What Mother's Day means to me: A second chance, unconditional love and a life-saving hug

Kristi Rendahl
Kristi Rendahl, Center for Victims of Torture.
Courtesy of Kristi Rendahl

By Kristi Rendahl

A hug saved my life last month.

I was hosting a couple of guests in my hometown in North Dakota for a speaker series. The second guest arrived late that evening and when we said goodbye, she gave me a friendly hug.

Just a couple of miles south of town, as I drove back to my family's farm for the night, a pickup truck crossed the line of the two-way highway and came directly at me before rolling into the ditch.

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It was nearly one in the morning. I slammed on the brakes and called 911 imagining the worst. They stayed on the line as I went to the truck to see if help was needed.

I stepped into snow up to my knees as I pointed my mini flashlight toward the truck cab, now resting on the passenger side.

"Are there any injuries?" the 911 operator asked. I don't see any movement, I said. But the truth was, I didn't want to get any closer.

My mother died in a drunk driving accident on a country road when she was 35 years old. I was 2. At age 37, it felt too personal to look inside that truck. For years I wondered who found my mother and when, whether she died on impact or suffered alone and in pain. I couldn't stand to see a dead body. I just couldn't.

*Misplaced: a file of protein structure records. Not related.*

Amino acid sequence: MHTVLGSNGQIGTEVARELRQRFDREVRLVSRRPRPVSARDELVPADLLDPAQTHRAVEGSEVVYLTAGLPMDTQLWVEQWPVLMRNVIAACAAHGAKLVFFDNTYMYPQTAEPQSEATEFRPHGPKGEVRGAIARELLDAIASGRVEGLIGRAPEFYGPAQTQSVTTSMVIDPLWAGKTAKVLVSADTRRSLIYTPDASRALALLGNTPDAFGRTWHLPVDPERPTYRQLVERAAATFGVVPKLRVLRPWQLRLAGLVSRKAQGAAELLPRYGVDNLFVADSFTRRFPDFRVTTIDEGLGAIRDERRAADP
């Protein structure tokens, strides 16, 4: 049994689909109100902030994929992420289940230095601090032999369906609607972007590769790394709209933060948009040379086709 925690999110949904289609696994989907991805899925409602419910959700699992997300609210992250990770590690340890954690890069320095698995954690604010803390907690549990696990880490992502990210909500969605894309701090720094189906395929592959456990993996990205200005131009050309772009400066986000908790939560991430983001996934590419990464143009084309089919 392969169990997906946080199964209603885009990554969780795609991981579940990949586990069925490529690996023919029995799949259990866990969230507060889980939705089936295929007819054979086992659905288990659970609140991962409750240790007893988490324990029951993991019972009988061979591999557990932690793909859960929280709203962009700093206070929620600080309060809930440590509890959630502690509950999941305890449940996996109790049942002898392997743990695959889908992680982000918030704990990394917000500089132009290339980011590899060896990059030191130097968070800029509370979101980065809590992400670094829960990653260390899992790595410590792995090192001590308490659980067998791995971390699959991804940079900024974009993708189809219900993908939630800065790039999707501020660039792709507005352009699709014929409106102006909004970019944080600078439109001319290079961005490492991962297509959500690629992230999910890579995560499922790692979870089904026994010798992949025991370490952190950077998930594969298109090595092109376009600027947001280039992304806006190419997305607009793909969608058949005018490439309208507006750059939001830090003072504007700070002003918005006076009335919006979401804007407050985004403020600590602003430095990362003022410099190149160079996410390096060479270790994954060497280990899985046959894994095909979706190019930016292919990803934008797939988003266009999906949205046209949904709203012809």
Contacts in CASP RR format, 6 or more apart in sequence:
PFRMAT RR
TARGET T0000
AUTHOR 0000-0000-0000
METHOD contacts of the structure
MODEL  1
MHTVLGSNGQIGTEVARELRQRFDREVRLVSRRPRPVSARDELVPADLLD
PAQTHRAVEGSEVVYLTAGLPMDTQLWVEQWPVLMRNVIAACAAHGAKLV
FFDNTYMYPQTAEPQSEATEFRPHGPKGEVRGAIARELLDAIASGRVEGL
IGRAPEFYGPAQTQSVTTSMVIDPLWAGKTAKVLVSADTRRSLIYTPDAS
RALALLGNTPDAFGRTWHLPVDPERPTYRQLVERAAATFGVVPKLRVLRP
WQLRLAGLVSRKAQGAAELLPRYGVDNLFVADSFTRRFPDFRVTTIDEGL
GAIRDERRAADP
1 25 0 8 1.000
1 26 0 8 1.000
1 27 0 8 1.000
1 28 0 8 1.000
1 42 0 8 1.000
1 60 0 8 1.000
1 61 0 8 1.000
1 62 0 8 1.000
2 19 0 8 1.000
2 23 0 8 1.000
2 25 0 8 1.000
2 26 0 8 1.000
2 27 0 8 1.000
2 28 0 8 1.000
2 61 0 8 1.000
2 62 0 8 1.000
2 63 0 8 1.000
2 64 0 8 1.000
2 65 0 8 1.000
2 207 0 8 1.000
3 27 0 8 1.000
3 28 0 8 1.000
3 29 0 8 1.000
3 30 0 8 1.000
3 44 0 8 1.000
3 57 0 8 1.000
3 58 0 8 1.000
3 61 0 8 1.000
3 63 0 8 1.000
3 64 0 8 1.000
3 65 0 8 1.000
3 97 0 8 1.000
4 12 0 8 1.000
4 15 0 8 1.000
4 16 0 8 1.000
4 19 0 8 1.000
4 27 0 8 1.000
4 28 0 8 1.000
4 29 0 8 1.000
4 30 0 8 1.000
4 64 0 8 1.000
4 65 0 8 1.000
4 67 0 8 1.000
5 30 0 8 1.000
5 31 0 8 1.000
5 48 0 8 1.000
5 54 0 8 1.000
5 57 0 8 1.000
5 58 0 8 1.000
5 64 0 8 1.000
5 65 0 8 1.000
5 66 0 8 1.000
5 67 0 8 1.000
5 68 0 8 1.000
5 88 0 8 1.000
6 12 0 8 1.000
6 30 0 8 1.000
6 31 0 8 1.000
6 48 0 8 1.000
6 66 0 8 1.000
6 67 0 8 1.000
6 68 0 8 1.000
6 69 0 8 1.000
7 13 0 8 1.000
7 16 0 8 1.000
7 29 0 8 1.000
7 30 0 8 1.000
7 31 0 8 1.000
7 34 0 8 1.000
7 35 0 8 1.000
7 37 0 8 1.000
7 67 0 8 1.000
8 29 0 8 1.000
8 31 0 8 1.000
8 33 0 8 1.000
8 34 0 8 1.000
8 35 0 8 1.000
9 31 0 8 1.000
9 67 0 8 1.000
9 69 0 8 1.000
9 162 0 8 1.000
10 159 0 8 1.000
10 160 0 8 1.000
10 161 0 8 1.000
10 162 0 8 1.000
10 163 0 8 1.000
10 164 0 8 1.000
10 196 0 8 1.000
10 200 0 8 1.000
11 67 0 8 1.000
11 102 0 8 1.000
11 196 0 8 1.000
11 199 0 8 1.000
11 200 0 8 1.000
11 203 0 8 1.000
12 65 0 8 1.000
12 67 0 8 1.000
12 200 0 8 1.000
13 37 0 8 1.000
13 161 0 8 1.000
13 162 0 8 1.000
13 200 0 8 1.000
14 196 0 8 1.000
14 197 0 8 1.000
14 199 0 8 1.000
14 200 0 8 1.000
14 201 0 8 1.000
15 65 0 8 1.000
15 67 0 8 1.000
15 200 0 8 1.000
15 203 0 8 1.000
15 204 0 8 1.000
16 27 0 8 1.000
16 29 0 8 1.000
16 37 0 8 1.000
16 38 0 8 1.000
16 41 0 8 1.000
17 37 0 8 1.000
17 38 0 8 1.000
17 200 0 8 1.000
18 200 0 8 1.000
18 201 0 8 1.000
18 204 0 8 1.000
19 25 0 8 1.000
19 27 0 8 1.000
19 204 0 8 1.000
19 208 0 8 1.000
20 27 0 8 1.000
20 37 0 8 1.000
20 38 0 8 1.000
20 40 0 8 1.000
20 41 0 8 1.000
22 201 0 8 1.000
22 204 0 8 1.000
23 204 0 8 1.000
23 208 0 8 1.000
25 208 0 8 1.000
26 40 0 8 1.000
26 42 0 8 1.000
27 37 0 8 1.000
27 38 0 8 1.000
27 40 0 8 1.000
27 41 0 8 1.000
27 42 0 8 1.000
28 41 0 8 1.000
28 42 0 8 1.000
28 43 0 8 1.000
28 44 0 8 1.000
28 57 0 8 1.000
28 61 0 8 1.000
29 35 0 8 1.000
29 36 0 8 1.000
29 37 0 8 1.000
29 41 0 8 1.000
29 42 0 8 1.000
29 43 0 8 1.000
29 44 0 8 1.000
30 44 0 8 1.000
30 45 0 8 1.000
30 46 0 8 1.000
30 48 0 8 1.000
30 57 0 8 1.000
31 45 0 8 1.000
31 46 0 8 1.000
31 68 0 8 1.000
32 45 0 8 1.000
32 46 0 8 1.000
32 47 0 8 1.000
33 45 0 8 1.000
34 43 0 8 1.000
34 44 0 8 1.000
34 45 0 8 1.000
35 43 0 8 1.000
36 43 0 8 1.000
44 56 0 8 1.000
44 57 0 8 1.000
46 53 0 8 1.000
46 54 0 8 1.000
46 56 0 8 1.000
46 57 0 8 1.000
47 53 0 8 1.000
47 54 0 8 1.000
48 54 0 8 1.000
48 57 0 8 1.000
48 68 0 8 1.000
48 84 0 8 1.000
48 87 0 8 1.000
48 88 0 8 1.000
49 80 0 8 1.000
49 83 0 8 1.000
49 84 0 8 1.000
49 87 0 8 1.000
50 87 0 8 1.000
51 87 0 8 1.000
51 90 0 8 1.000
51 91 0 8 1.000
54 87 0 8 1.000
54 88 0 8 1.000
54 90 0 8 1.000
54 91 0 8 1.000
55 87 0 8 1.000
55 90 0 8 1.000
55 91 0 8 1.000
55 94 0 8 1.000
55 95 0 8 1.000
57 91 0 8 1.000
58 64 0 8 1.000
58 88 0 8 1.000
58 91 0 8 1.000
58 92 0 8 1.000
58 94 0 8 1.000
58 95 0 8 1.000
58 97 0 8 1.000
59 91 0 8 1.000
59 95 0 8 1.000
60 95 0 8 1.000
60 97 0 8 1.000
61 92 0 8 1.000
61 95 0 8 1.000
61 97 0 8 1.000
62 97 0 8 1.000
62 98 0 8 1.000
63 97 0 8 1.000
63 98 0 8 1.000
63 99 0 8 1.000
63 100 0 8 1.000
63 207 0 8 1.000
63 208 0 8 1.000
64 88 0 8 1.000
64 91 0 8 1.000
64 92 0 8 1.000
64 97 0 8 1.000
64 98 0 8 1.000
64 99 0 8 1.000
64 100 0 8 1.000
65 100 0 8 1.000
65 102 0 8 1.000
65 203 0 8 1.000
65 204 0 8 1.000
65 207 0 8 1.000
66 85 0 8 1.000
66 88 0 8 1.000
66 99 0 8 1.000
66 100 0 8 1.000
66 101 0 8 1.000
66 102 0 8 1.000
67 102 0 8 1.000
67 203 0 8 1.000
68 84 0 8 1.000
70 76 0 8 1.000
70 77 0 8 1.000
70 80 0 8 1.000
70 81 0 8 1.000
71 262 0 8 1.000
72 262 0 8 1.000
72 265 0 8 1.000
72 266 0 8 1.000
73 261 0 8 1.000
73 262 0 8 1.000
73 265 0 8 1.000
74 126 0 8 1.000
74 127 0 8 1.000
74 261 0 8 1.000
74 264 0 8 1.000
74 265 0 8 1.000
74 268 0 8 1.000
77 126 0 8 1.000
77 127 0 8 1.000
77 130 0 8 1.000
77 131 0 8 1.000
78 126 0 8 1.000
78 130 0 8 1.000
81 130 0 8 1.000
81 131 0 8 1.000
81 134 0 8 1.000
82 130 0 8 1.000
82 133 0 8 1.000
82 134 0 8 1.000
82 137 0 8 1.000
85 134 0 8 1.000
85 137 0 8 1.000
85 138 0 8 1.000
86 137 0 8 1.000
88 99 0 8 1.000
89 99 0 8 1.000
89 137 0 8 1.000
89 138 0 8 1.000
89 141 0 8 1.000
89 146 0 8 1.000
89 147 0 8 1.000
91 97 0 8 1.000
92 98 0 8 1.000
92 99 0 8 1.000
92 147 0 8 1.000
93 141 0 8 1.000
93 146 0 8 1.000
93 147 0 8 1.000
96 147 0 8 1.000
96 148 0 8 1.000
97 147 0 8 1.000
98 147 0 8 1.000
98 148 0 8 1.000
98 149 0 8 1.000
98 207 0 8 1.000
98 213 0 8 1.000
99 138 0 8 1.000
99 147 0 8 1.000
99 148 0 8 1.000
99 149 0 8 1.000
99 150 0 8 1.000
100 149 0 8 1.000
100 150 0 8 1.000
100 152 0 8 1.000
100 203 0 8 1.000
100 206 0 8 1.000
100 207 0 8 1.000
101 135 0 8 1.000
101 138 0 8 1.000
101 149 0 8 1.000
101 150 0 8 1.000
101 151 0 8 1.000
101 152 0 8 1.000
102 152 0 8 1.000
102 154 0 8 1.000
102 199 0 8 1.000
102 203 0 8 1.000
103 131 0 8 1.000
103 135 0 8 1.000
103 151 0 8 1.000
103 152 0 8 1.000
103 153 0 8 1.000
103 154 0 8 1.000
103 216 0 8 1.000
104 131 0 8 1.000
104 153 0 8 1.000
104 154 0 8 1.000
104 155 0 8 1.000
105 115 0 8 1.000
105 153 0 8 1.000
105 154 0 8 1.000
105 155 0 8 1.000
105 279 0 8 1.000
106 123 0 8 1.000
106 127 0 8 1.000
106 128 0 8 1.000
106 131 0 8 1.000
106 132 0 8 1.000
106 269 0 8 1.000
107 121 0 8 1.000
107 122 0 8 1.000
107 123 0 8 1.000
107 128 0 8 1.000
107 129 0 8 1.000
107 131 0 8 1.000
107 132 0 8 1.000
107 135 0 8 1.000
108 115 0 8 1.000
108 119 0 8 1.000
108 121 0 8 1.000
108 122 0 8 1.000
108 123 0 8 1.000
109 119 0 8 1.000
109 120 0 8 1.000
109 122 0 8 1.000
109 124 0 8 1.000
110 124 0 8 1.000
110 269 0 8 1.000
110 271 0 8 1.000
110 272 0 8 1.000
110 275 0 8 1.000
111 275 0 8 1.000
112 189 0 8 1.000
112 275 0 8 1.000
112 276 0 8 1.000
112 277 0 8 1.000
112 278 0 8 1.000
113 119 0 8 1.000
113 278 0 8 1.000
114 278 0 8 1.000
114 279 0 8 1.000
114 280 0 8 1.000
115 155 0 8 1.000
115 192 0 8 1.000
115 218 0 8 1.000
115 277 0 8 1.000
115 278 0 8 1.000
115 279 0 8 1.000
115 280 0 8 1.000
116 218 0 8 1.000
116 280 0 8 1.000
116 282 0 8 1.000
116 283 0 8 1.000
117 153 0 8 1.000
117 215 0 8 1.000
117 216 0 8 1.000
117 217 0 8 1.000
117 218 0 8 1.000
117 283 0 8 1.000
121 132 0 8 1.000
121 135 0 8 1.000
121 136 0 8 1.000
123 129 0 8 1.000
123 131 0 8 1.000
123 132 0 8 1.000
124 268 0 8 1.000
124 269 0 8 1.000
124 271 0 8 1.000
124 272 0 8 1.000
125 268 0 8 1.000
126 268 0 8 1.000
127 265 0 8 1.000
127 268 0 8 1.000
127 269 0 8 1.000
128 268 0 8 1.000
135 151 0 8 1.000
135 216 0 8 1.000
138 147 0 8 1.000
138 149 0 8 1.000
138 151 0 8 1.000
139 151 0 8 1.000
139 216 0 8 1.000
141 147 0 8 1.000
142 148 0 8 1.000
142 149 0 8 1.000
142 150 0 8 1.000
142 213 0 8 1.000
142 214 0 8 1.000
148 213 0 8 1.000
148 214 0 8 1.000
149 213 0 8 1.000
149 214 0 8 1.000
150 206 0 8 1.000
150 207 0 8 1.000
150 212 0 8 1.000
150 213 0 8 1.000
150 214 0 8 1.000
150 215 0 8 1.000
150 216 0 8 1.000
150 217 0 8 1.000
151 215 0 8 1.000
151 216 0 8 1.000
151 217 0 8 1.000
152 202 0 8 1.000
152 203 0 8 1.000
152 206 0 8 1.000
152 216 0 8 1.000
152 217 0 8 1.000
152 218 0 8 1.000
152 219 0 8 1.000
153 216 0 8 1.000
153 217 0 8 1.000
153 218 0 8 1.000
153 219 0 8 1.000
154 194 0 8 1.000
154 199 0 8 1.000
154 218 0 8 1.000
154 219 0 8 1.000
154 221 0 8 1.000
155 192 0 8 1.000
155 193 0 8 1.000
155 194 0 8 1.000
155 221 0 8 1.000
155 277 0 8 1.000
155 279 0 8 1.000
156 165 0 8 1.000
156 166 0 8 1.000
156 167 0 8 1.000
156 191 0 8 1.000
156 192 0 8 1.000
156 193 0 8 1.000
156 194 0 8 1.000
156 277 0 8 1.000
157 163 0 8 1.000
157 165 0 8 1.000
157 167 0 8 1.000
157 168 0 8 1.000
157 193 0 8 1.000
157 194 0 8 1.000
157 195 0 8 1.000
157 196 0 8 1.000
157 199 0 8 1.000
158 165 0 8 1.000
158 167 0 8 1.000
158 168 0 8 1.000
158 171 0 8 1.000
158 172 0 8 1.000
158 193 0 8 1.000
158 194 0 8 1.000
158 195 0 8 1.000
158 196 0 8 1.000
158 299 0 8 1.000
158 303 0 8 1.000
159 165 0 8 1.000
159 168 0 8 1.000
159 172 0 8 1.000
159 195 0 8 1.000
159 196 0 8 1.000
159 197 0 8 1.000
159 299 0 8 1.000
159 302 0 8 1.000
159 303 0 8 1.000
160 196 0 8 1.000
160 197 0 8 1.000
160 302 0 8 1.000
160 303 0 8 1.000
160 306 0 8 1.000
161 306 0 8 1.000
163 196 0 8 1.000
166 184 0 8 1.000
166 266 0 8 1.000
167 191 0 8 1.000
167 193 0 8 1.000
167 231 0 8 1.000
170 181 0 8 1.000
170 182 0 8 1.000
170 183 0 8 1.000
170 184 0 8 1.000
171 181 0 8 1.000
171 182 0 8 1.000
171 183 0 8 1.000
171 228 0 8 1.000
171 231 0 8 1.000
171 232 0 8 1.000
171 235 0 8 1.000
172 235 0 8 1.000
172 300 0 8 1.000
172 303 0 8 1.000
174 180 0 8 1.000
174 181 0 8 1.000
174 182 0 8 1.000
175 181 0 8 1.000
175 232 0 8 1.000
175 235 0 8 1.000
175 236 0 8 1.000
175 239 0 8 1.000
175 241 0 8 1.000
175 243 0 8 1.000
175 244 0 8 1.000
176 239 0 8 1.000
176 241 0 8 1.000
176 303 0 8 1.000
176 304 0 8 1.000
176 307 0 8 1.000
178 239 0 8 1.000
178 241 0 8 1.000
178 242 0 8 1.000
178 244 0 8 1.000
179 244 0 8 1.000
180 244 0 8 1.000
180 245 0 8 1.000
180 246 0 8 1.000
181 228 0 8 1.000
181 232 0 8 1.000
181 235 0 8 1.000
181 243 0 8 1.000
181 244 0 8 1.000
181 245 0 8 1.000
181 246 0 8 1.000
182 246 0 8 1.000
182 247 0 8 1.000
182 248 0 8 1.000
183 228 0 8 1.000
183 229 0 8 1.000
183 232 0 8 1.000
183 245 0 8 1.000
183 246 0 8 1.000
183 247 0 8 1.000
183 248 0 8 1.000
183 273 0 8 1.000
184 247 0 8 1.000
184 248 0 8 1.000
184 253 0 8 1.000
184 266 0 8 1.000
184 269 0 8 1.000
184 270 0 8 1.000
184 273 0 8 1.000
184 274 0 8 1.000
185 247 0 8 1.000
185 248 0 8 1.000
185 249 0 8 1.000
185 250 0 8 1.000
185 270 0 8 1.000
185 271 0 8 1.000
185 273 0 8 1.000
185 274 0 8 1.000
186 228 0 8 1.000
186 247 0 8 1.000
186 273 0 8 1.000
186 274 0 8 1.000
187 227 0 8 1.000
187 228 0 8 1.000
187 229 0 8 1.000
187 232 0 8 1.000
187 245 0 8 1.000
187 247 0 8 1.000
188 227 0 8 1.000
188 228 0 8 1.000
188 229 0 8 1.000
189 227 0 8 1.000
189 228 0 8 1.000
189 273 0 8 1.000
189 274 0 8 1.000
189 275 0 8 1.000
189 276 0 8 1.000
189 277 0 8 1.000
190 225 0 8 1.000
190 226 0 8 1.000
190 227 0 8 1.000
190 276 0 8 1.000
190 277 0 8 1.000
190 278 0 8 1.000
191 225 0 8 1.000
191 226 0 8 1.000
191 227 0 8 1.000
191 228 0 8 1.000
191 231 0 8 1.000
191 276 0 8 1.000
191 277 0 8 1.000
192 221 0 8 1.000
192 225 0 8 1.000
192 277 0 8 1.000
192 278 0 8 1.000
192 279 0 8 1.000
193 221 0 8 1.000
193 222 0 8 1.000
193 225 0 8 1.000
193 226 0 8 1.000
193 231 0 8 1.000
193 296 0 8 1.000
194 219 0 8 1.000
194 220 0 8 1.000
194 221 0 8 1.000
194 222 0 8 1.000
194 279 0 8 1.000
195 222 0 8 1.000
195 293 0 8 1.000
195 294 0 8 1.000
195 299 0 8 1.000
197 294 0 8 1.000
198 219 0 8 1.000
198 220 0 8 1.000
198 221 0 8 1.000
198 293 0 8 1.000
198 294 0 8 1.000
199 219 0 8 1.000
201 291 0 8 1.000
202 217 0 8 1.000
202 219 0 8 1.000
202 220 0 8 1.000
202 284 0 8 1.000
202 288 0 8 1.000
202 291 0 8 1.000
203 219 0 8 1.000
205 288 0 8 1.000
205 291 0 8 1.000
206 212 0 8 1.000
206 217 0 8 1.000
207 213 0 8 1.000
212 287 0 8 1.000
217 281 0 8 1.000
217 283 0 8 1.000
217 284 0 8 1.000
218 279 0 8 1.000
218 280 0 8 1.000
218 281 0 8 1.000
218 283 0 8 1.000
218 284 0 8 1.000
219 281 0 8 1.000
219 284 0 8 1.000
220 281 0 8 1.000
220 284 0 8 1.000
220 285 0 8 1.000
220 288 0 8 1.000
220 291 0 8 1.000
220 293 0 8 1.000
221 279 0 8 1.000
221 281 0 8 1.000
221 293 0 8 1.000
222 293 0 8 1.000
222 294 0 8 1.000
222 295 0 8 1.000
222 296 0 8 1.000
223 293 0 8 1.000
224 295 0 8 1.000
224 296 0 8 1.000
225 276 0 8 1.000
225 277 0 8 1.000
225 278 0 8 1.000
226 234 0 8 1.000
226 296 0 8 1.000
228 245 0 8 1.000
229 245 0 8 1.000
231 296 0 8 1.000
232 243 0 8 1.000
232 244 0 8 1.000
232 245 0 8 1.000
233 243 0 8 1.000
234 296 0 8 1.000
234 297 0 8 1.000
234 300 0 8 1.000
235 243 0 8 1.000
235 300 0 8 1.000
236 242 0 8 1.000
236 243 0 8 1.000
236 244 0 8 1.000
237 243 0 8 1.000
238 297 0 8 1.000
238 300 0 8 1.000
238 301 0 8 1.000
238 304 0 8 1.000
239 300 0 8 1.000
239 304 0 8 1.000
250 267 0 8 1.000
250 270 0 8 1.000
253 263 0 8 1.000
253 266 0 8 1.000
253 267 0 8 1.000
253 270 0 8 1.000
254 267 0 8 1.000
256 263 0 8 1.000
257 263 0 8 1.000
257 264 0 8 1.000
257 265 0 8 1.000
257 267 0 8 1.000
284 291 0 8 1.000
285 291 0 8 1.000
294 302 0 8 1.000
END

Then, he kicked open the driver side door and popped out.

A minute later, he asked if I'd called 911. Yes, I stuttered, I was worried. I'm screwed now, he said, but in more explicit terms. I murmured that I was sorry. He told me that it wasn't my fault.

My mind raced back to the hotel. If she hadn't given me that hug, he would have turned right into me.

He stood next to me as the police arrived on the scene. He stood in a way that made me want to give him a hug. Or maybe I wanted to hug myself for all the times I've screwed up.

It was hugs that had saved me all along. There were those from Irene, from Myrtle, from Millie — the women who cared for me like their own after my mother died. There were those from my mother's friend Edie and from my godmother Judy.

And there were those from my mom, the woman my dad married a few years after my mother died. She has seen me through Girl Scouts, piano lessons, moving away, marriage, divorce, joys, and disappointments.

It turns out that just one hug doesn't save a life. It takes a village to hug. A village of unconditional love and second chances. My mother didn't get a second chance, but I did. And I got another hug. So this year, that's what Mother's Day means to me.